Vi-a Scalability Performance
In this Section we examine the scalability of the proposed distributed scheme with respect to the number of robots and targets for different communication networks. In Table I we provide averaged results from ten Monte-Carlo trials for random and fully connected communication networks and the centralized approach in . Especially for the random communication networks we state the average degree (A.D) of the vertices pointing to the robots. The results come from a sequential implementation of Algorithm 1 and the time required by the ”slowest” robot to build its tree is reported in Table I for the distributed scheme.
|N/M||A.D||Runtime / F||Runtime / F||Runtime / F|
|10/10||5.60||2.09 secs / 28||1.45 secs / 15||7.670 secs / 11|
|10/20||5.00||3.63 secs / 33||2.93 secs / 26||15.03 secs / 18|
|10/35||5.40||5.69 secs / 40||3.37 secs / 25||25.37 secs / 19|
|15/20||8.10||2.72 secs / 26||2.60 secs / 26||14.30 secs / 13|
|15/35||8.50||4.41 secs / 34||3.77 secs / 26||25.24 secs / 15|
|20/20||11.1||2.93 secs / 28||2.11 secs / 17||23.14 secs / 14|
|20/25||10.5||4.00 secs / 33||2.51 secs / 19||21.27 secs / 12|
|20/35||10.7||4.64 secs / 32||3.51 secs / 24||26.02 secs / 11|
|30/50||17.0||5.32 secs / 26||4.29 secs / 19||46.02 secs / 10|
We can notice that feasible paths are computed very fast for all connectivity cases regardless of the number of robots and targets. The planning horizon of the random connected networks is always larger since any transmitted information needs more timesteps until diffused. The centralized approach returns the smallest , as in contrast to DKF the update rule of Kalman Filter fuses measurement models of all robots and therefore the desired uncertainty threshold is reached faster. In Fig. 3 the average time of completion of one iteration is presented for all scenarios of Table I. We can see that the distributed approach improves the computational complexity per iteration by at least a factor of 10.
Vi-B Different communication networks
In this section we examine the performance of Algorithm 1 for different communication graph densities. Specifically, in Fig. 4, the trajectories for three different communication scenarios are presented for robots and targets (i) fully connected graph (ii) connected graph with three edges average degree and (iii) no communication. In the current example, the planning terminates once a robot realizes that the targets have been identified either by itself and/or by any of the neighboring robots.
The density of the communication network affects the returned paths and the planning horizon . Specifically, in the case of a fully connected network as in Fig. 3(a) the speed of fusing beliefs is high and thus robots reduce their uncertainty even for targets that have not been visited by themselves. The same idea extends in the case of a random connected network as in Fig. 3(b) with the only difference being that the fusion of beliefs has a smaller rate and therefore robots may revisit targets that have already been satisfied. In fact the less dense a graph is the more the planning horizon increases. In the case of no communication in Fig. 3(c) each robot plans completely on its own and therefore every target is visited. Kalman Filter updates may lead to an increase of the uncertainty over a dynamic target even if in the past it was well estimated. The robots then as in Fig. 3(c) oscillate between the two moving targets leading to a further increase of their planning horizon. The returned planning horizons of the aforementioned cases are , where for the disconnected network the maximum planning horizon out of the individual planning horizons of each robot is stated. In Fig. 3(d) the evolution of the uncertainties over time is depicted for the ”purple” robot of the fully connected case of Fig. 3(a). Thanks to the connectivity capabilities, we can see that the current robot has not reduced the uncertainty for the entire group of targets since it realizes that there exist other robots that took the responsibility of identifying the remaining targets.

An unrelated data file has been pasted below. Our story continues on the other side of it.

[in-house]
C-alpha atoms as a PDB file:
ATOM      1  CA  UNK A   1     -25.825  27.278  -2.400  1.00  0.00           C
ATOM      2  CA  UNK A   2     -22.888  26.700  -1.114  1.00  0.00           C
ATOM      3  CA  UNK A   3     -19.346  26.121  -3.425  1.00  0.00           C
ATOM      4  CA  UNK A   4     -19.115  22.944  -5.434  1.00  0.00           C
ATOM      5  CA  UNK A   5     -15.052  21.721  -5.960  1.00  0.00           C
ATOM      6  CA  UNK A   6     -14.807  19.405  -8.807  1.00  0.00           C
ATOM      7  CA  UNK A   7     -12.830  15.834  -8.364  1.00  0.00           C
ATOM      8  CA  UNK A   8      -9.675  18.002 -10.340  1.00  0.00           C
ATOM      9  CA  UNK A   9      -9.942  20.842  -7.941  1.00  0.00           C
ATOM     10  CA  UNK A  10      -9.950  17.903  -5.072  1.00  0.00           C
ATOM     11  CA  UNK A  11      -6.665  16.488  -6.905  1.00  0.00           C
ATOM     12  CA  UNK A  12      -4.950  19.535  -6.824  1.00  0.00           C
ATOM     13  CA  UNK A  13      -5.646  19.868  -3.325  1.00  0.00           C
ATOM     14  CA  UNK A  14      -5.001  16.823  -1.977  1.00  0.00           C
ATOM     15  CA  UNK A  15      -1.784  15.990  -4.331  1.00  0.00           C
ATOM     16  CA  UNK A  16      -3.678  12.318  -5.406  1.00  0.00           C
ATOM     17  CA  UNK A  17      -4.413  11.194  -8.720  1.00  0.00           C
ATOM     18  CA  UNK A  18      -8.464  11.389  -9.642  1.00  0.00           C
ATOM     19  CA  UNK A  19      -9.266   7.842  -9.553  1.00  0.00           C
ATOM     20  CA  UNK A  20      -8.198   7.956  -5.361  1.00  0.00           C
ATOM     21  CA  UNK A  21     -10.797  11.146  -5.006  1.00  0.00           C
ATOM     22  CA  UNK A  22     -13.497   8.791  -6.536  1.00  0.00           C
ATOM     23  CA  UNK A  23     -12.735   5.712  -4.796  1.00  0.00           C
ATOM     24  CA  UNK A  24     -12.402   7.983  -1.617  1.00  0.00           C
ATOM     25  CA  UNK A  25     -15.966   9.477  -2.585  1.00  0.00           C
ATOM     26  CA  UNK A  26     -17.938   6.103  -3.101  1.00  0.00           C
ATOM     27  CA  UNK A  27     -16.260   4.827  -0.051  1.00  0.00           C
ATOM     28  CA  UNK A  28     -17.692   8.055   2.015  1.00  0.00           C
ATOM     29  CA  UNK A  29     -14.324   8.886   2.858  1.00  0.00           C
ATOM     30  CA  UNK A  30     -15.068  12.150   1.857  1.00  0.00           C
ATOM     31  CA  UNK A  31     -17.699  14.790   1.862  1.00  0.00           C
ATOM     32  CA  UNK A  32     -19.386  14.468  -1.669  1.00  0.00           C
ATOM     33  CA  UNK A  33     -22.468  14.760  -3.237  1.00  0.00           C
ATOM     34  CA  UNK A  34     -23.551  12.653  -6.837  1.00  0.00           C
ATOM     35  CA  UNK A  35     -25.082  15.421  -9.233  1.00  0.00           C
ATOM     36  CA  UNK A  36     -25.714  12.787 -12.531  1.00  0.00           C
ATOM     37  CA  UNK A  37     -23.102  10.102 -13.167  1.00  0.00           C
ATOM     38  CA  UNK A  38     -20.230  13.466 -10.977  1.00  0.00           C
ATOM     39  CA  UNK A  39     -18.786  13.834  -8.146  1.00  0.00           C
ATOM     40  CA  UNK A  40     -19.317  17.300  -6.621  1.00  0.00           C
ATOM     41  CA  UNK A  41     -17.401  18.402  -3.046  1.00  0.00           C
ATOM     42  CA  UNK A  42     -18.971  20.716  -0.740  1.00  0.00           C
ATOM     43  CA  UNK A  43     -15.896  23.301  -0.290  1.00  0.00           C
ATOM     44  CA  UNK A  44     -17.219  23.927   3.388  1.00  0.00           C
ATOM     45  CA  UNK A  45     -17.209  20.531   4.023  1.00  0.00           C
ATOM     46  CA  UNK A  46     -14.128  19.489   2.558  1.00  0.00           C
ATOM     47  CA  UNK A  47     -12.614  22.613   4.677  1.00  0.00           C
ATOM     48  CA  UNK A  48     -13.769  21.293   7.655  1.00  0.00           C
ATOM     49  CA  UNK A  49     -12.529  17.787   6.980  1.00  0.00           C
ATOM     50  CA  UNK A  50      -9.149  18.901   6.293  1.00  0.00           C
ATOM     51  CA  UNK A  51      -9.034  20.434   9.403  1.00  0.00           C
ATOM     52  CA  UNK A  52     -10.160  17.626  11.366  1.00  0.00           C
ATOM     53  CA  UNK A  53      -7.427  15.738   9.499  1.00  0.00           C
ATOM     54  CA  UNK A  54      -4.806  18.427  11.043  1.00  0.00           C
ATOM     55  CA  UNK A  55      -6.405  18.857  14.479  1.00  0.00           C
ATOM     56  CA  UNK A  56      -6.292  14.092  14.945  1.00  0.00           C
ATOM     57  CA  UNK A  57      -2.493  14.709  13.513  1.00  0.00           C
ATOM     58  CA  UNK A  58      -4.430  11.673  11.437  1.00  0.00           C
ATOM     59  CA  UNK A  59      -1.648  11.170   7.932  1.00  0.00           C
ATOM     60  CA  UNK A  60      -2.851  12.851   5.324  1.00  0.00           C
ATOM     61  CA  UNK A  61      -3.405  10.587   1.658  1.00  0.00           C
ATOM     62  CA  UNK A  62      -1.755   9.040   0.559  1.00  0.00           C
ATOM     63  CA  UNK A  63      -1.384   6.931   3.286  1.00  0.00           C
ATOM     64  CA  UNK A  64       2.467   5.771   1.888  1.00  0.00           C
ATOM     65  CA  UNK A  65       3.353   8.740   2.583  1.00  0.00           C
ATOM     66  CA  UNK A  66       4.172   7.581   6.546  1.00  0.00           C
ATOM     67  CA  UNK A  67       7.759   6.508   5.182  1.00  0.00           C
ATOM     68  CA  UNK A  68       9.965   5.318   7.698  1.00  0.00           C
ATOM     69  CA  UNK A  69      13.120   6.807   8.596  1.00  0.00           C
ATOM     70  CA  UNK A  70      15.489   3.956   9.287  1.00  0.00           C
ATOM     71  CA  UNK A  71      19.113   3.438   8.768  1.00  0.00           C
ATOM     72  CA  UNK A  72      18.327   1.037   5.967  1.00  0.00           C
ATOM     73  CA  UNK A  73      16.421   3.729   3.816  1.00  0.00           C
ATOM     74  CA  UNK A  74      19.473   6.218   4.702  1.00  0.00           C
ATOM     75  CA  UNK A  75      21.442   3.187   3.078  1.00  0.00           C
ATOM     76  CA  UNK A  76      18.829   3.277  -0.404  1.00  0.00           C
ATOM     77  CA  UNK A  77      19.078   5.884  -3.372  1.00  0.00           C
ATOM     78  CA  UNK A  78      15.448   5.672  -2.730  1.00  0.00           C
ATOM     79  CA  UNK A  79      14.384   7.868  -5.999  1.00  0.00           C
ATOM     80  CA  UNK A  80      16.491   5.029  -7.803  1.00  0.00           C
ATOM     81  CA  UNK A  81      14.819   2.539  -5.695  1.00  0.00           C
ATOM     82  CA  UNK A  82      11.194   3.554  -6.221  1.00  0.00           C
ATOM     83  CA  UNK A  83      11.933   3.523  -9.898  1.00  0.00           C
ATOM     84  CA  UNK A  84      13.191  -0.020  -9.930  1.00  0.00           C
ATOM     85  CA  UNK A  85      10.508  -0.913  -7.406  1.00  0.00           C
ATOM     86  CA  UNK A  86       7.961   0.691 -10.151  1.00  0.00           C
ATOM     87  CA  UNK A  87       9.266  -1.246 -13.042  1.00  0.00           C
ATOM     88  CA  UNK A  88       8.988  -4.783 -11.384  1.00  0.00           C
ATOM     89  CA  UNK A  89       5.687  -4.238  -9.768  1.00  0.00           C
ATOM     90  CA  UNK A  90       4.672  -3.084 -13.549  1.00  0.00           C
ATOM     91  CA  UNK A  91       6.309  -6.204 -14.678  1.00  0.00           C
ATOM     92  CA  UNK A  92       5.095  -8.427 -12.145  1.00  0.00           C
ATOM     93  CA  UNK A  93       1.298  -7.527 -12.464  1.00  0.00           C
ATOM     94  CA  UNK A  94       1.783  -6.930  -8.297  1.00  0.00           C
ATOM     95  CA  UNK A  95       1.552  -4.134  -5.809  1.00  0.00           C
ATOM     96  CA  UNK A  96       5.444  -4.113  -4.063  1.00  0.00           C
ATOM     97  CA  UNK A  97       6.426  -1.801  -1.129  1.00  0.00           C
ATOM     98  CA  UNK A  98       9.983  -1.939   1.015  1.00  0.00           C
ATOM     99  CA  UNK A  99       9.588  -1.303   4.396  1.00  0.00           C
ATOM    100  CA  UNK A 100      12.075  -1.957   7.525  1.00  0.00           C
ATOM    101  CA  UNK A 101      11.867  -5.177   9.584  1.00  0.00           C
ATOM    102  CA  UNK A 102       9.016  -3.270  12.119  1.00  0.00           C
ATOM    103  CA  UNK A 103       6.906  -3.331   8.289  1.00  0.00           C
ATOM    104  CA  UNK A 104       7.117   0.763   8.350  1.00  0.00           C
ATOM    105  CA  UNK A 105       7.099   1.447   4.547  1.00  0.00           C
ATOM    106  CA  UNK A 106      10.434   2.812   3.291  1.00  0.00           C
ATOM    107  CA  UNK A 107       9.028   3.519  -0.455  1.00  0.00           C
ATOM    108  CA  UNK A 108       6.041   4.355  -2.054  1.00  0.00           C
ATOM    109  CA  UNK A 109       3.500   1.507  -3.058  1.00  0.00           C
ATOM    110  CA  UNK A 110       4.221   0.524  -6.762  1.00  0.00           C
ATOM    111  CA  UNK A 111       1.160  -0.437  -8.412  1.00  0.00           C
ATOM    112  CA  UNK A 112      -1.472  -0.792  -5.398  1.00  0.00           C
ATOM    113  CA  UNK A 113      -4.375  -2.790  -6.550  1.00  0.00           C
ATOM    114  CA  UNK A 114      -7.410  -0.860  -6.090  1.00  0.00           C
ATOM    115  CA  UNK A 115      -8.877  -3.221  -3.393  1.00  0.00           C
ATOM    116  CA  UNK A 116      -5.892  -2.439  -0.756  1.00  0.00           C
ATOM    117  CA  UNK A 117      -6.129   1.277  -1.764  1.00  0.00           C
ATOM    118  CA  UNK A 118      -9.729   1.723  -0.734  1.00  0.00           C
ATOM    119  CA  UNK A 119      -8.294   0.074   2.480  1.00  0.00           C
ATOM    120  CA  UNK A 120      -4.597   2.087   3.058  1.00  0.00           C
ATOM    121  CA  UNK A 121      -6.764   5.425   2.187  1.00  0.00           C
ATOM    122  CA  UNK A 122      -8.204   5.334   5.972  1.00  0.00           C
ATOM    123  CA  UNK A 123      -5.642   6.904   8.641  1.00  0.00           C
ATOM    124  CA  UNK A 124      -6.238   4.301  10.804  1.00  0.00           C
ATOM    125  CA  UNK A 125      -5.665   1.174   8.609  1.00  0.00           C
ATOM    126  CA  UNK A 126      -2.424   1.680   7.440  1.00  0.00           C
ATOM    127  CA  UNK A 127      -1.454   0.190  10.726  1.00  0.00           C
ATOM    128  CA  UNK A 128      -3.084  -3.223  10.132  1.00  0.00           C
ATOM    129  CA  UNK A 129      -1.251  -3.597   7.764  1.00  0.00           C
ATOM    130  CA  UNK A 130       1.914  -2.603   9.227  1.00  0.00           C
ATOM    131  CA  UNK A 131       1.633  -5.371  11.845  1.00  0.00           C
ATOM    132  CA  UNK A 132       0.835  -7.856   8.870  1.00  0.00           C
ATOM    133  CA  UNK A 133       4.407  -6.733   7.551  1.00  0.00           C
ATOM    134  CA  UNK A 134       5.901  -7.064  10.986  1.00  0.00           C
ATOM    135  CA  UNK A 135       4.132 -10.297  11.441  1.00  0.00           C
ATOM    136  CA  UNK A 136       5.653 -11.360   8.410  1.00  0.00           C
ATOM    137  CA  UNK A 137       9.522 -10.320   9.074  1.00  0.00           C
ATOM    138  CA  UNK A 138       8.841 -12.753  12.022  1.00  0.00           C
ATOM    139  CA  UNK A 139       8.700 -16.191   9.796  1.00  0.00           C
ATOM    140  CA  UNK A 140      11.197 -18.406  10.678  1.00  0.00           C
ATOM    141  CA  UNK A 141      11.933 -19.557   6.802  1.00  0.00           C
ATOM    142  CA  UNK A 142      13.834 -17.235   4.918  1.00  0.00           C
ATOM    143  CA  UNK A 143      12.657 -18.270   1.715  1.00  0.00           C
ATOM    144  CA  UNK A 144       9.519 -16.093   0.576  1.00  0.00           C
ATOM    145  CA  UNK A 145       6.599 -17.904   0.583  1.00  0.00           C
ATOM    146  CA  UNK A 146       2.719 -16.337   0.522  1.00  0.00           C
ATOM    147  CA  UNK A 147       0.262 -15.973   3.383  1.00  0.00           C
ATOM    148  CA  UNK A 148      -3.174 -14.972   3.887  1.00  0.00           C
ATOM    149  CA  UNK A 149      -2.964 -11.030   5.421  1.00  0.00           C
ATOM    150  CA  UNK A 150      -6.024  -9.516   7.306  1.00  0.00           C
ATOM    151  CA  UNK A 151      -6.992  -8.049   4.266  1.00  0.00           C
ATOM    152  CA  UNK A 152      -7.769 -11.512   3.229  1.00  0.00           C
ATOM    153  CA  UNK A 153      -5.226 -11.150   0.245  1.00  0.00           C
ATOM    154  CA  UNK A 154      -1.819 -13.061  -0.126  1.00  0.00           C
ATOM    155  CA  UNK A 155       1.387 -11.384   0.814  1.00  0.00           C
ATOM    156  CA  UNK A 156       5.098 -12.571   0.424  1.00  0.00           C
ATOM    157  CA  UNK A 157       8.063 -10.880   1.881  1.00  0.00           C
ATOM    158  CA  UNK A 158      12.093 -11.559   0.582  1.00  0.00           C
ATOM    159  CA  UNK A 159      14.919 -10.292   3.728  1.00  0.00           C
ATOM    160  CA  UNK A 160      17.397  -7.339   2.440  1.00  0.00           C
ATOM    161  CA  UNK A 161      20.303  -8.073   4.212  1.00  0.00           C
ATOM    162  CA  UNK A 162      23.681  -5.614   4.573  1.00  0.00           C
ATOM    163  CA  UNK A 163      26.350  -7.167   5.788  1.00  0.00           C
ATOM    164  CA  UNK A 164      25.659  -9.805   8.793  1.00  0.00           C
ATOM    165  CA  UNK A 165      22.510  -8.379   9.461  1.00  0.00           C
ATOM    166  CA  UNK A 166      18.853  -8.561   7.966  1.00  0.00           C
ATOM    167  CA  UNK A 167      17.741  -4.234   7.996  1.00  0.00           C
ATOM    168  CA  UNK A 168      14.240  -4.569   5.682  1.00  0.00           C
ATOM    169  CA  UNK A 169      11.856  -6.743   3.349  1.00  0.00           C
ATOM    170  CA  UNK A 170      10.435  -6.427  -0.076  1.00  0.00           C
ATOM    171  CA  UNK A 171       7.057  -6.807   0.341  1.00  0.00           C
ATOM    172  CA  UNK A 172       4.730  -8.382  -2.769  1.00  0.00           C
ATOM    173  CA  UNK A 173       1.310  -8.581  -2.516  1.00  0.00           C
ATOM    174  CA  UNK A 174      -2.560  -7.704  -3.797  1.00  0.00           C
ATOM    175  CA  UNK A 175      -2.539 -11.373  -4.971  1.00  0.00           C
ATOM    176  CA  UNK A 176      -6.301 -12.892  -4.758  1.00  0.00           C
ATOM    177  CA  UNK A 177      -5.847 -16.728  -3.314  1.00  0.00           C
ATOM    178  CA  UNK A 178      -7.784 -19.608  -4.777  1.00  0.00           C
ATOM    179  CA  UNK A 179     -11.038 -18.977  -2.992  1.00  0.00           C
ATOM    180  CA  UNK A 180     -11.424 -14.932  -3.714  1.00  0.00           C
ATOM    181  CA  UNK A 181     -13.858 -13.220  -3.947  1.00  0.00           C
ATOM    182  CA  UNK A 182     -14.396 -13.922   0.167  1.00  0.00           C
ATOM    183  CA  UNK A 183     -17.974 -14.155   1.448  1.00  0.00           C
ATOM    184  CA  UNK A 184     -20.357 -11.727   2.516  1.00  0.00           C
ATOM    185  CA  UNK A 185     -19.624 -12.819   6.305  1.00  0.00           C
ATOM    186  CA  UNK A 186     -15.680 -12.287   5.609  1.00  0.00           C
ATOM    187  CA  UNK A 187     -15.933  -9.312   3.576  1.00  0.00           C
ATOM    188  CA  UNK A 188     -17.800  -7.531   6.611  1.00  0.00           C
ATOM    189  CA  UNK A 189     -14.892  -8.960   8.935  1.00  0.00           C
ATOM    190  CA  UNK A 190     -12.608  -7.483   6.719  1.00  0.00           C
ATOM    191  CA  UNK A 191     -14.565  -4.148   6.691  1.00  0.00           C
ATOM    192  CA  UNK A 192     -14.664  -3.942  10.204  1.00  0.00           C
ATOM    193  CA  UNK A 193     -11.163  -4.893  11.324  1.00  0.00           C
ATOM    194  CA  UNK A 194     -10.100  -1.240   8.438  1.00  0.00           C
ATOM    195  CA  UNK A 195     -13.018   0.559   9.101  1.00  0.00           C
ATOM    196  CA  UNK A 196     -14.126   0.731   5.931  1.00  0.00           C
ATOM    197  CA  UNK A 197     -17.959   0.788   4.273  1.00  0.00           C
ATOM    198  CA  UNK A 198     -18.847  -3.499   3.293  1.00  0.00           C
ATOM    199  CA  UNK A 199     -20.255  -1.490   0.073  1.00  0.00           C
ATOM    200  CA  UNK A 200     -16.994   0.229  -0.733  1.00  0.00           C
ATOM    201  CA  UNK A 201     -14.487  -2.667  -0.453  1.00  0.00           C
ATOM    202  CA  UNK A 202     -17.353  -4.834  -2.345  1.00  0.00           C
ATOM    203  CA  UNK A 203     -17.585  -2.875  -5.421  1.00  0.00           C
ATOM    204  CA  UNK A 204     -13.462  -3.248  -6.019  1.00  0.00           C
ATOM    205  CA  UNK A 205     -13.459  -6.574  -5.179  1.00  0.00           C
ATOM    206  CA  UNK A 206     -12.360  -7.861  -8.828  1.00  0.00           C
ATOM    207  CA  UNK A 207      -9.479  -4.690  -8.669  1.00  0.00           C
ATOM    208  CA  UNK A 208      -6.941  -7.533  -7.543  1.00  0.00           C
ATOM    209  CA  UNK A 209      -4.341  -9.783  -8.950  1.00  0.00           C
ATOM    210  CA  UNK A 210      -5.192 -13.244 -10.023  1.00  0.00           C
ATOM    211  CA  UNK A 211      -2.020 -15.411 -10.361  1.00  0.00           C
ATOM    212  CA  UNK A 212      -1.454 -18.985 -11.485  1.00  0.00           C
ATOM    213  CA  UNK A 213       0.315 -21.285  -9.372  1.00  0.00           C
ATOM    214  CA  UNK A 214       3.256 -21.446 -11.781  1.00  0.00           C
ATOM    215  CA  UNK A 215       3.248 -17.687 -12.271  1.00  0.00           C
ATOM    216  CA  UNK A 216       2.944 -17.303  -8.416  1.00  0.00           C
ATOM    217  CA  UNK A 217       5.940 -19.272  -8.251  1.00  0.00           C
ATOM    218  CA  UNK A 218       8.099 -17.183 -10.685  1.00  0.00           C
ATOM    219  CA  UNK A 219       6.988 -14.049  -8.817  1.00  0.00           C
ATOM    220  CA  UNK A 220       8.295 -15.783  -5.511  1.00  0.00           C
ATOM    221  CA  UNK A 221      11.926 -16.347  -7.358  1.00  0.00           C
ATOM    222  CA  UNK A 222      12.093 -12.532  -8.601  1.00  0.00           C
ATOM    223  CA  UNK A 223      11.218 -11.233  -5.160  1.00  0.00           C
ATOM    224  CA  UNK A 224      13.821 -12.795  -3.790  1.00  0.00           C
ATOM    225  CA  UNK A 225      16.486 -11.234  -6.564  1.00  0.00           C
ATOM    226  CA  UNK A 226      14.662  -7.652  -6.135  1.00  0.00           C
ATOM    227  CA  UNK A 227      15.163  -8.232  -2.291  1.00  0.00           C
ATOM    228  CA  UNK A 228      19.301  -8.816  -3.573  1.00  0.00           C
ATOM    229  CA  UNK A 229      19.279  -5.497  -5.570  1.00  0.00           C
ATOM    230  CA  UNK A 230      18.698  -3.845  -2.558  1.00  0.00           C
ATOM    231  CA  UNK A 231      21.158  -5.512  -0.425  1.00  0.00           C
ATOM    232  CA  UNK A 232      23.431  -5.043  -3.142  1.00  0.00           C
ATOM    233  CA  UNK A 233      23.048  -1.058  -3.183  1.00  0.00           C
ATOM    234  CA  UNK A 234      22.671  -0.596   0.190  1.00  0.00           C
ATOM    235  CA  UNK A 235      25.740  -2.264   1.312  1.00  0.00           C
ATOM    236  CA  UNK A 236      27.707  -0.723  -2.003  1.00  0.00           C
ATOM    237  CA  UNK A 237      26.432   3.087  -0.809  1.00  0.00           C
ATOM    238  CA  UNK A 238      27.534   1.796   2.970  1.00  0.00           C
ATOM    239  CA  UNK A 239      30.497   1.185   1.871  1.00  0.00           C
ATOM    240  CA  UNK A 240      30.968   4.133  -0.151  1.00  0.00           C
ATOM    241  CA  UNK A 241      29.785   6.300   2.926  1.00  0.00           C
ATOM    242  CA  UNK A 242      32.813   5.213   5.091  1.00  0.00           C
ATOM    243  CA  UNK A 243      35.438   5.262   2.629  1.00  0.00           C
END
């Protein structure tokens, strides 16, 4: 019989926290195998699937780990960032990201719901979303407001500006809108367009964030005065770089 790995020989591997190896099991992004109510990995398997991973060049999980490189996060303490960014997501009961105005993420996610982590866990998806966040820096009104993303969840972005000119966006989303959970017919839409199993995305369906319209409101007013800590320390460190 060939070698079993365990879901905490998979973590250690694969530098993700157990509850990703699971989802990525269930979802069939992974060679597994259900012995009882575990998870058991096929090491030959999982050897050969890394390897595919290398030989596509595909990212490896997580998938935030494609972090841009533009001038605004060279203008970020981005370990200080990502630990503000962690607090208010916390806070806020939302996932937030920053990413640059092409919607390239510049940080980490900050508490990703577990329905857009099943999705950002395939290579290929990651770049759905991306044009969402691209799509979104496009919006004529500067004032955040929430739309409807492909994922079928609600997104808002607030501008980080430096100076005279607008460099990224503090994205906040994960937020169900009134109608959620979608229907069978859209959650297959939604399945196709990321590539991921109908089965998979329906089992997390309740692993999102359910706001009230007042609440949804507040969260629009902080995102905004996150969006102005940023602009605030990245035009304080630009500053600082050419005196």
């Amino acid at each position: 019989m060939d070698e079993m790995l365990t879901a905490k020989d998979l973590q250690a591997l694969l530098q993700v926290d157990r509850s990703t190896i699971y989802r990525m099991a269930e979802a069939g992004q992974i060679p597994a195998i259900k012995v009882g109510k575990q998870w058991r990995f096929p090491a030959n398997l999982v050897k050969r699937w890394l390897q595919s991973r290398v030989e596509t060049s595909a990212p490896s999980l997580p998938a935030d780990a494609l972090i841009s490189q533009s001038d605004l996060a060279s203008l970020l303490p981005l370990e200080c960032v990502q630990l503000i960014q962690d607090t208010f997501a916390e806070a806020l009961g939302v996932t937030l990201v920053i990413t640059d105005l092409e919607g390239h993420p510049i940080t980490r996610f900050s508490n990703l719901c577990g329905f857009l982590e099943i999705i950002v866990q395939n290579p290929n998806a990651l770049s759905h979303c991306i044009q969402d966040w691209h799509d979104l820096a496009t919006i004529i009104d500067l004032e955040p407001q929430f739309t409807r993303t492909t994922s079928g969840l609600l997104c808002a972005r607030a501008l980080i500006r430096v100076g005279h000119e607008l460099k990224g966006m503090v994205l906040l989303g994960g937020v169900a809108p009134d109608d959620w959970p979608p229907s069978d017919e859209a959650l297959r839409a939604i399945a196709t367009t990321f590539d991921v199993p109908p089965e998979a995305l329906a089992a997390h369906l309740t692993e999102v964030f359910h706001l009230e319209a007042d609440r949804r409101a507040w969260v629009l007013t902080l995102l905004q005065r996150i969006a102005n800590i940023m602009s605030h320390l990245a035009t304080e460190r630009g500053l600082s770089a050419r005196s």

A new distributed sampling-based algorithm for active information gathering is introduced in this paper followed by formal guarantees. The proposed scheme is tested via extensive simulations showing that feasible paths are quickly computed for large-scale problems, improving significantly also the computational time of existing scalable centralized method. In the future, time-varying communication graphs will be incorporated in the proposed framework.
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Viii Appendix: Proof of Separation Principle, Completeness & Optimality
(Sampling ) Consider any subset , any fixed iteration index and any fixed . Then, there exists an infinite number of subsequent iterations , where and is a subsequence of